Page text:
Bootleg liquor kills 26 Indonesians, most of them students
More than two dozen Indonesians have died after drinking bootleg alcohol in central Java, police said Monday.
Investigators said a majority of the victims died after purchasing home-made liquor from a couple in Sleman, a town north of Yogyakarta city, local police said.
“Most of the victims were students,” Sleman police chief Yulianto, who like many Indonesians goes by one name, said.
The first death occurred last Wednesday, with more fatalities reported soon after.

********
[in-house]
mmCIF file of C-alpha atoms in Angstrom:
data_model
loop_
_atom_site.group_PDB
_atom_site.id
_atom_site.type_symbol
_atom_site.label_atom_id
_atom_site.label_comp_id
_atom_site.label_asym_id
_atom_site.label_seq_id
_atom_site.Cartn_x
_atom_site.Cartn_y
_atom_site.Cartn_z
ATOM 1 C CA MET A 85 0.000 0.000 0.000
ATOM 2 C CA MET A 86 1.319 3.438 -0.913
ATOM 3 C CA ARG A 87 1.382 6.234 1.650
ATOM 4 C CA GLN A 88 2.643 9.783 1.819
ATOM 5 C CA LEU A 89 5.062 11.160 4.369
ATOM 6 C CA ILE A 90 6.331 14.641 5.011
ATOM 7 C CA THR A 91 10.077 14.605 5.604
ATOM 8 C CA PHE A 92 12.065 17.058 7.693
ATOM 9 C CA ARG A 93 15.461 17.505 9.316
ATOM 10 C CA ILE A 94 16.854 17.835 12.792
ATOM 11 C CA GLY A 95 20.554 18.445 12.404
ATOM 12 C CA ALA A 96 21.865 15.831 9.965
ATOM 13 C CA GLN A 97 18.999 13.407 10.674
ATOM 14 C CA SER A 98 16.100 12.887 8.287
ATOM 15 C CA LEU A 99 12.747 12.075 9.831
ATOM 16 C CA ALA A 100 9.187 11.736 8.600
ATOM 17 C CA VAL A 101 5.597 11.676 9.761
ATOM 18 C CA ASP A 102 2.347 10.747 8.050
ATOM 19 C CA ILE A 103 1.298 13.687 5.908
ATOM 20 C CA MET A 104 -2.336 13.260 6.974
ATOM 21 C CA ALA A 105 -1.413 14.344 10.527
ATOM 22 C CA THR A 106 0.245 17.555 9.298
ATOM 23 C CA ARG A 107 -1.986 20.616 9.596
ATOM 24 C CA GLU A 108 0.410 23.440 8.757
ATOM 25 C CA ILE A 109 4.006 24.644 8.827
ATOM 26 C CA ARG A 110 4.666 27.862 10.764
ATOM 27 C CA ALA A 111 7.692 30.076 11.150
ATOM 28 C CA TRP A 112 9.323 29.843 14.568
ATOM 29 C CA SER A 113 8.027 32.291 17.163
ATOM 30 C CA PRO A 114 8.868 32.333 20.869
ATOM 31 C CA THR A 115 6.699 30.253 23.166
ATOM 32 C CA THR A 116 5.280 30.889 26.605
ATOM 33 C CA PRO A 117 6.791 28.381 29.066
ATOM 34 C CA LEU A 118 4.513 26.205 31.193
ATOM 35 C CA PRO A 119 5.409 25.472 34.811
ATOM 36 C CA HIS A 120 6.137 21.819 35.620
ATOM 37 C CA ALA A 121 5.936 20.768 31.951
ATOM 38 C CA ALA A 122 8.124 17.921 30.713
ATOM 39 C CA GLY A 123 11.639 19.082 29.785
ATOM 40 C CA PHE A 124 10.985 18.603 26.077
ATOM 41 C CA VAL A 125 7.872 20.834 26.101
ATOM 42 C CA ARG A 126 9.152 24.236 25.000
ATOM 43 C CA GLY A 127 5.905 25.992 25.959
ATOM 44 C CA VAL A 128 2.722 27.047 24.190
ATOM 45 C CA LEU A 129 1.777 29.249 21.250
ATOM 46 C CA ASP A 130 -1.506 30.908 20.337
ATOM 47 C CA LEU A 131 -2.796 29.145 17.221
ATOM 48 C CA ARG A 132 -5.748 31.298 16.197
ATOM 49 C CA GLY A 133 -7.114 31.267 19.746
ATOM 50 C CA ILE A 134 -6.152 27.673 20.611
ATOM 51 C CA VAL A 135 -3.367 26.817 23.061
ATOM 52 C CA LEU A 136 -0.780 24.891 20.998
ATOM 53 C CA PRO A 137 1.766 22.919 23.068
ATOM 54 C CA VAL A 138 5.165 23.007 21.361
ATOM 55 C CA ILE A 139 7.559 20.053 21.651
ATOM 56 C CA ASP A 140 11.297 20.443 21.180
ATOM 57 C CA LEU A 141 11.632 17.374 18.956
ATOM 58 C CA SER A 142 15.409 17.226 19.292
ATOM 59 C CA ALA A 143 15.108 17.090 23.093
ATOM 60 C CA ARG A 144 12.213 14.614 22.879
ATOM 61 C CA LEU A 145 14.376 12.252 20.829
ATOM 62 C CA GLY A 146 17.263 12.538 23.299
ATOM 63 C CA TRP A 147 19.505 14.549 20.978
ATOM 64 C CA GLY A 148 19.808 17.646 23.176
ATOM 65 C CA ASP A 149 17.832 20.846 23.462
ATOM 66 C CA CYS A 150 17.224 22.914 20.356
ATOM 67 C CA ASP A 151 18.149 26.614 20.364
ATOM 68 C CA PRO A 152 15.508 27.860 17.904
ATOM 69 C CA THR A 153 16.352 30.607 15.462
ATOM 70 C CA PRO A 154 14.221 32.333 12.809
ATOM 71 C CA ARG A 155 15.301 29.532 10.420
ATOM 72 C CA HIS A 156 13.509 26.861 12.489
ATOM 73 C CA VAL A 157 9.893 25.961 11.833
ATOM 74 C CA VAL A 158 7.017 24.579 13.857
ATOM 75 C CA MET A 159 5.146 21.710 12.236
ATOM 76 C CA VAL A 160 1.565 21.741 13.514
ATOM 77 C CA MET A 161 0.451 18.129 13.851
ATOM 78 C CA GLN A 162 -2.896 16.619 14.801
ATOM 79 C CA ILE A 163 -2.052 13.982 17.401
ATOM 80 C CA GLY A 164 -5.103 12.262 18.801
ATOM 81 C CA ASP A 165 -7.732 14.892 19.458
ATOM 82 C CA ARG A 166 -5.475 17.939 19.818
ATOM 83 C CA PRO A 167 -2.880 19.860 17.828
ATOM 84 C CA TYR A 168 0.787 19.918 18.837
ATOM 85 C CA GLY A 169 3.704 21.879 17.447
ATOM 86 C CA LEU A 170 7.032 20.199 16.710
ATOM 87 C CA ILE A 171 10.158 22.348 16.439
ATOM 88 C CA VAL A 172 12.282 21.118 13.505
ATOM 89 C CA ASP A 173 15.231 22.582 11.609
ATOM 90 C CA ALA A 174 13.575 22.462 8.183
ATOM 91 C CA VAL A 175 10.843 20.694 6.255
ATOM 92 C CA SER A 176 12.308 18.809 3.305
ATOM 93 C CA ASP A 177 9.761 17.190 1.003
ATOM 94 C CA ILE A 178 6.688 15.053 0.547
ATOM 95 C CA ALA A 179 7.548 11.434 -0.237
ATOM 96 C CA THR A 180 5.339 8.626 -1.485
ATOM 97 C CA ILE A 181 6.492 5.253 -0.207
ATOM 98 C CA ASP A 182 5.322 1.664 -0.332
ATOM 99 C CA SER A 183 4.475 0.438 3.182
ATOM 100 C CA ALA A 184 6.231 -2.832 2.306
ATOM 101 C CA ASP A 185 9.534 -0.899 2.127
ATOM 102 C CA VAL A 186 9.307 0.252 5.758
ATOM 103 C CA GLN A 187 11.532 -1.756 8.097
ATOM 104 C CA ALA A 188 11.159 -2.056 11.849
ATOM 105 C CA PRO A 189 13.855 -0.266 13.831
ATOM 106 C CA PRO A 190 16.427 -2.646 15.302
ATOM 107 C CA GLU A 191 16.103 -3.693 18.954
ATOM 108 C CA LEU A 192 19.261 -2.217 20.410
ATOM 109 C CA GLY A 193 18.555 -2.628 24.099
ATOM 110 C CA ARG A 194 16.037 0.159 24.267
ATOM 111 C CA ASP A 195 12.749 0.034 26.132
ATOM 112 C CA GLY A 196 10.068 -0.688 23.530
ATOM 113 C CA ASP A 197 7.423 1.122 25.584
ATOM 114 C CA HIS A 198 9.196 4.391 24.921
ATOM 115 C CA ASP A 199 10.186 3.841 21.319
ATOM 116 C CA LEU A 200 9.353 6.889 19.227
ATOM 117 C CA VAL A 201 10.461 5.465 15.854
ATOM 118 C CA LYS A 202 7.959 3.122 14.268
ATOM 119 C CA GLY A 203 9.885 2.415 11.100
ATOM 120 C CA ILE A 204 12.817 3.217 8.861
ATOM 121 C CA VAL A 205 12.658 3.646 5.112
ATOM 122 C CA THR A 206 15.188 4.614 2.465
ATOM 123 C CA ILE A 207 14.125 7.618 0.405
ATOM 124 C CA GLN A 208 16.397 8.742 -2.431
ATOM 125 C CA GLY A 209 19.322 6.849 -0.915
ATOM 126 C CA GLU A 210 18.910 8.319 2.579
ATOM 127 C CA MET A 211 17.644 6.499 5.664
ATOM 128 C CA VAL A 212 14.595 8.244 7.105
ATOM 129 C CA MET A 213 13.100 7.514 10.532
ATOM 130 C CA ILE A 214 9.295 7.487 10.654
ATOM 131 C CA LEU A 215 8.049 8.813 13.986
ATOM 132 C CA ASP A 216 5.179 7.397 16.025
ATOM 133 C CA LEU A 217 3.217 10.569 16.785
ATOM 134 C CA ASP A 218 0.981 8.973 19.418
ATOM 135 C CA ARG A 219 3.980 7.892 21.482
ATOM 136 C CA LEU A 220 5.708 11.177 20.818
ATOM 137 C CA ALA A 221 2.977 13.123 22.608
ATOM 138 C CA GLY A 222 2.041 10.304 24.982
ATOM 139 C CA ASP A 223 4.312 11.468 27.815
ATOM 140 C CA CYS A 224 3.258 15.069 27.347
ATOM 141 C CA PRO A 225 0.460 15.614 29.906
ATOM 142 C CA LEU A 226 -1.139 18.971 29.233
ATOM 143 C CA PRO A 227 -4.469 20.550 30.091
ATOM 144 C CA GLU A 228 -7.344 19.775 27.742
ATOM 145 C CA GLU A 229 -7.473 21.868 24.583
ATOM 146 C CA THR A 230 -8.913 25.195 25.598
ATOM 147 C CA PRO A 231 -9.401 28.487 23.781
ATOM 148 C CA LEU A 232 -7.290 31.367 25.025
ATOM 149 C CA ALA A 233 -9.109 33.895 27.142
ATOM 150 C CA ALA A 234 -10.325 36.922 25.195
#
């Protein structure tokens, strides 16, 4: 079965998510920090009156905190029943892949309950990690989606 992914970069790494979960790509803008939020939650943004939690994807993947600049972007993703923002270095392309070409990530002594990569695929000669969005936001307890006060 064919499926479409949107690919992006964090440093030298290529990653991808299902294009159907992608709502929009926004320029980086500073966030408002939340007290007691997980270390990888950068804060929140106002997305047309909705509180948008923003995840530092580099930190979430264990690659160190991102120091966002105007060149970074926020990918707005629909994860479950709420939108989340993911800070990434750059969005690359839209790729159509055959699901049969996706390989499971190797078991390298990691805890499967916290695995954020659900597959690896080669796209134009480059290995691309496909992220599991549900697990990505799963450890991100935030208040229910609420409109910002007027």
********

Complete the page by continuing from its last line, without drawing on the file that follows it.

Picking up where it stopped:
The police have arrested the couple who sold the concoction of ethanol, water and fruit that is believed to have caused 22 deaths. Four other people were also killed by bootleg liquor sold by another vendor, who has also been arrested.
There have been several previous cases where bootleg alcohol has proved fatal in the Muslim-majority country.
In 2014, more than a dozen Indonesians in Java died after imbibing illicit booze to ring in the New Year.
In 2009, 25 people including four foreigners died after drinking methanol-laced palm wine on the resort island of Bali.
Last year, authorities banned small shops from selling alcohol, triggering warnings from health advocates that the move could push people to purchase black-market spirits.